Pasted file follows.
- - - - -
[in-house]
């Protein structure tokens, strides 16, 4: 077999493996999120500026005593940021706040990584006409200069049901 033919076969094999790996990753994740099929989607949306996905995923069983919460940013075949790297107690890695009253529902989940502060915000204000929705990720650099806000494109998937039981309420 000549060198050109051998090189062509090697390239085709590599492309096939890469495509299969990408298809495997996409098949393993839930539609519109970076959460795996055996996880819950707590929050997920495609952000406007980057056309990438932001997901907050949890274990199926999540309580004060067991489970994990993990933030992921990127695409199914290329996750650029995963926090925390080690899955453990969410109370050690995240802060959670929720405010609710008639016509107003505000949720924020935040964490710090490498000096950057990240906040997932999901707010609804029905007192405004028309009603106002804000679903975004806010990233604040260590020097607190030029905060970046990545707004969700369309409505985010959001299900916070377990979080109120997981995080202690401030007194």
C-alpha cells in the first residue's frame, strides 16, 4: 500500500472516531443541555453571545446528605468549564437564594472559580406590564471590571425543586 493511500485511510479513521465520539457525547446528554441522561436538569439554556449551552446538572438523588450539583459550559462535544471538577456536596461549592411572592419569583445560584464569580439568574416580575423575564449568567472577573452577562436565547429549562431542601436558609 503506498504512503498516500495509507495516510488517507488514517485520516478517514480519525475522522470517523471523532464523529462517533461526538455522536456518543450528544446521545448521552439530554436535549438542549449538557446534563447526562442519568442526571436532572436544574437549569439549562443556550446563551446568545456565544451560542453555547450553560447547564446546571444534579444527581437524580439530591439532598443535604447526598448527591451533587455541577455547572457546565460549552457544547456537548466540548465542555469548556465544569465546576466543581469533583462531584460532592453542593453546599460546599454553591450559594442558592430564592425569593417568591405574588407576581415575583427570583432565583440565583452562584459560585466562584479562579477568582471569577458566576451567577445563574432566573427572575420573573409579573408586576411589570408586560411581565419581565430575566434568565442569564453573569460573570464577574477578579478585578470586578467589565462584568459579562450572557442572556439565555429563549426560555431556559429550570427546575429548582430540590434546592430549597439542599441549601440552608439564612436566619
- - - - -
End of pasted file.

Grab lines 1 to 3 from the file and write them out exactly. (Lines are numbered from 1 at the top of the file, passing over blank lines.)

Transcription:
[in-house]
């Protein structure tokens, strides 16, 4: 077999493996999120500026005593940021706040990584006409200069049901 033919076969094999790996990753994740099929989607949306996905995923069983919460940013075949790297107690890695009253529902989940502060915000204000929705990720650099806000494109998937039981309420 000549060198050109051998090189062509090697390239085709590599492309096939890469495509299969990408298809495997996409098949393993839930539609519109970076959460795996055996996880819950707590929050997920495609952000406007980057056309990438932001997901907050949890274990199926999540309580004060067991489970994990993990933030992921990127695409199914290329996750650029995963926090925390080690899955453990969410109370050690995240802060959670929720405010609710008639016509107003505000949720924020935040964490710090490498000096950057990240906040997932999901707010609804029905007192405004028309009603106002804000679903975004806010990233604040260590020097607190030029905060970046990545707004969700369309409505985010959001299900916070377990979080109120997981995080202690401030007194």
C-alpha cells in the first residue's frame, strides 16, 4: 500500500472516531443541555453571545446528605468549564437564594472559580406590564471590571425543586 493511500485511510479513521465520539457525547446528554441522561436538569439554556449551552446538572438523588450539583459550559462535544471538577456536596461549592411572592419569583445560584464569580439568574416580575423575564449568567472577573452577562436565547429549562431542601436558609 503506498504512503498516500495509507495516510488517507488514517485520516478517514480519525475522522470517523471523532464523529462517533461526538455522536456518543450528544446521545448521552439530554436535549438542549449538557446534563447526562442519568442526571436532572436544574437549569439549562443556550446563551446568545456565544451560542453555547450553560447547564446546571444534579444527581437524580439530591439532598443535604447526598448527591451533587455541577455547572457546565460549552457544547456537548466540548465542555469548556465544569465546576466543581469533583462531584460532592453542593453546599460546599454553591450559594442558592430564592425569593417568591405574588407576581415575583427570583432565583440565583452562584459560585466562584479562579477568582471569577458566576451567577445563574432566573427572575420573573409579573408586576411589570408586560411581565419581565430575566434568565442569564453573569460573570464577574477578579478585578470586578467589565462584568459579562450572557442572556439565555429563549426560555431556559429550570427546575429548582430540590434546592430549597439542599441549601440552608439564612436566619